A court in Sicily has convicted two crewmembers of manslaughter in connection with the wreck of a migrant vessel in April 2015, which resulted in the deaths of 700 passengers – one of the deadliest known disasters of the Mediterranean migration crisis.
Tunisian national Mohammed Ali Malek, allegedly the boat's captain, was sentenced to 18 years imprisonment. Malek denies that he was the master of the vessel. Syrian national Mahmud Bikhit, allegedly the second in command, was sentenced to 5 years in prison. Both men received a $10 million fine, and both intend to appeal the judgement.
A rescue gone wrong
Malek departed Libya on April 18, 2015 on a fishing boat loaded with hundreds of migrants. Many were berthed below decks. As soon as Malek’s boat reached international waters, he called the Italian Coast Guard to request help, and the agency requested nearby merchant vessels to divert to assist.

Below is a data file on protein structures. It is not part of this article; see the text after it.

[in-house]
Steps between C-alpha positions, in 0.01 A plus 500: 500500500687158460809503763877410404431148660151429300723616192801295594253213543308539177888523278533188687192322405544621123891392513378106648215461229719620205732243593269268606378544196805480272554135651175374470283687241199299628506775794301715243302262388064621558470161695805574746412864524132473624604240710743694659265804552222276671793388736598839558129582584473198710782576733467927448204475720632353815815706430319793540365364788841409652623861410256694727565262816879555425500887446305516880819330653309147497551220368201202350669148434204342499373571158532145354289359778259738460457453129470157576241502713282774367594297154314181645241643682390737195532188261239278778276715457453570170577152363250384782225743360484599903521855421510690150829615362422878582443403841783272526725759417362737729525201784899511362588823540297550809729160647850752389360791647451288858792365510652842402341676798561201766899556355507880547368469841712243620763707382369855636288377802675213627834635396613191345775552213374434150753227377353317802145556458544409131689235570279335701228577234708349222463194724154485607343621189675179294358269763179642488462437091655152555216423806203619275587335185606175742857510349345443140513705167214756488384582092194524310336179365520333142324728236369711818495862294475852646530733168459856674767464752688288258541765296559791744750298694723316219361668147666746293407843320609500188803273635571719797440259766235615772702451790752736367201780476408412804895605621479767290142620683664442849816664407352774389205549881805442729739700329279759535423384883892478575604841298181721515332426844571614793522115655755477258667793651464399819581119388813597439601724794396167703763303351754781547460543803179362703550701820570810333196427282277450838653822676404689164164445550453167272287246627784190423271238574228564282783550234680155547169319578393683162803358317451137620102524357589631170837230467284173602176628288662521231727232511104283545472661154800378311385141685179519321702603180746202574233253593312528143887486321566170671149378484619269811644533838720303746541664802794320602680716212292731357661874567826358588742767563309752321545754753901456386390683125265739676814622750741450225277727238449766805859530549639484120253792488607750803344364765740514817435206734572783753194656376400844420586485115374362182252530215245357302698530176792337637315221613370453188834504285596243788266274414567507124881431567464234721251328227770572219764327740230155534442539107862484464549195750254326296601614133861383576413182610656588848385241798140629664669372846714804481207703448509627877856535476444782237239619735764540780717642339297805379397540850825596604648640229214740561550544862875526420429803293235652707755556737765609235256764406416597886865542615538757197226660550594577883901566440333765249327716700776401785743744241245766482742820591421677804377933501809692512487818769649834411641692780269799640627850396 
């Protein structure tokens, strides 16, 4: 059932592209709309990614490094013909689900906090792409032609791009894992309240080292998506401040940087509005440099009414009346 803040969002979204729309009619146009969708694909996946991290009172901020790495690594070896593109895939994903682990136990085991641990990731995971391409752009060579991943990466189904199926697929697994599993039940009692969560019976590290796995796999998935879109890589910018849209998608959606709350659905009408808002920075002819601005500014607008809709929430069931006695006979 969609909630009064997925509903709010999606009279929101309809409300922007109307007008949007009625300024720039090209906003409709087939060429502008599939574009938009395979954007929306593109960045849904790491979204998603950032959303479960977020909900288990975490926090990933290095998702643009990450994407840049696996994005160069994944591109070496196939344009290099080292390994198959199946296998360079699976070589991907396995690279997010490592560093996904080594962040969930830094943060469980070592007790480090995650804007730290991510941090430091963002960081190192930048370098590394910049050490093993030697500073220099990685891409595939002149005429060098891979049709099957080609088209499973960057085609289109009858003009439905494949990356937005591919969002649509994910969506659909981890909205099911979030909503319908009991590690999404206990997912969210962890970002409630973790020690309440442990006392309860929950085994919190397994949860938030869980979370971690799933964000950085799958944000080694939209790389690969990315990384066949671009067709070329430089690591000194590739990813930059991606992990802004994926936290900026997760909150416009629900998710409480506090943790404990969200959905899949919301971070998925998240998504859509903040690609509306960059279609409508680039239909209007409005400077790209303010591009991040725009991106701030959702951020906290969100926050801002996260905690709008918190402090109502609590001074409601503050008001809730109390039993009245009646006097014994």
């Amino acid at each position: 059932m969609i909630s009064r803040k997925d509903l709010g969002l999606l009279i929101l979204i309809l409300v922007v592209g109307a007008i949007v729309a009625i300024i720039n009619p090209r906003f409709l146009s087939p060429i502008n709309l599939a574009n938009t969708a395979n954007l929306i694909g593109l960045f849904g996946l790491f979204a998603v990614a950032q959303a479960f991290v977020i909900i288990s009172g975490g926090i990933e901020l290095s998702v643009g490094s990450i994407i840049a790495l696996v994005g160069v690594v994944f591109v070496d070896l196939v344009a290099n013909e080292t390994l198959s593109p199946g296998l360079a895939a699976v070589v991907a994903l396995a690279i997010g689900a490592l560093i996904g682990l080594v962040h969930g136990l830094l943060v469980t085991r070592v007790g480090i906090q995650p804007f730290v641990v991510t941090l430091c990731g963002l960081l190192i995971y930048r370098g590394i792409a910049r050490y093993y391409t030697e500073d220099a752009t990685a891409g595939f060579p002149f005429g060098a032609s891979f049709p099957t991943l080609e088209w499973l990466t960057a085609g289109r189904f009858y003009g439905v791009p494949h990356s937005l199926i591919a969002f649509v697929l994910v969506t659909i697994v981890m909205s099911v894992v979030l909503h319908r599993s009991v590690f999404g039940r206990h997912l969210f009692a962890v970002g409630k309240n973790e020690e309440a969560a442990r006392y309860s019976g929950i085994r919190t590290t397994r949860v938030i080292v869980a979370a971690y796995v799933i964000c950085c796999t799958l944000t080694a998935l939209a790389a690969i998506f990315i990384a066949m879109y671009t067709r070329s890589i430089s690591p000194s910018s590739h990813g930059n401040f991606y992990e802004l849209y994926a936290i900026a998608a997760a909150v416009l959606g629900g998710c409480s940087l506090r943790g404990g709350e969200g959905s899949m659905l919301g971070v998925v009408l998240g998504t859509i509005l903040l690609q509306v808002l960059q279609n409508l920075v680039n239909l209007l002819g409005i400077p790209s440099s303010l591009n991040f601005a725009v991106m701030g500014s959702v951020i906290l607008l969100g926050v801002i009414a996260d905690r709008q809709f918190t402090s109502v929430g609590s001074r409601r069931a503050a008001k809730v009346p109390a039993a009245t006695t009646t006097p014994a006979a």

The container ship M/V King Jacob answered the call and arrived on scene. Malek allegedly steered the fishing boat directly towards the King Jacob. The Jacob's captain testified that he attempted to avoid a collision, but the migrant boat struck the vessel's hull and capsized.
Hundreds were trapped below deck and did not escape. Many more abovedecks went over the side and drowned. Ultimately, only 28 people were rescued alive. A group of survivors identified Malek as the captain.
Malek has consistently denied the charges, and claims that he was merely a passenger. Separately, Malek told the BBC that the boat had capsized due to the Jacob's wake, not due to the crew's actions.
It is not uncommon for migrant smugglers on Mediterranean routes to draft an inexperienced passenger into command of the boat, typically in exchange for free passage.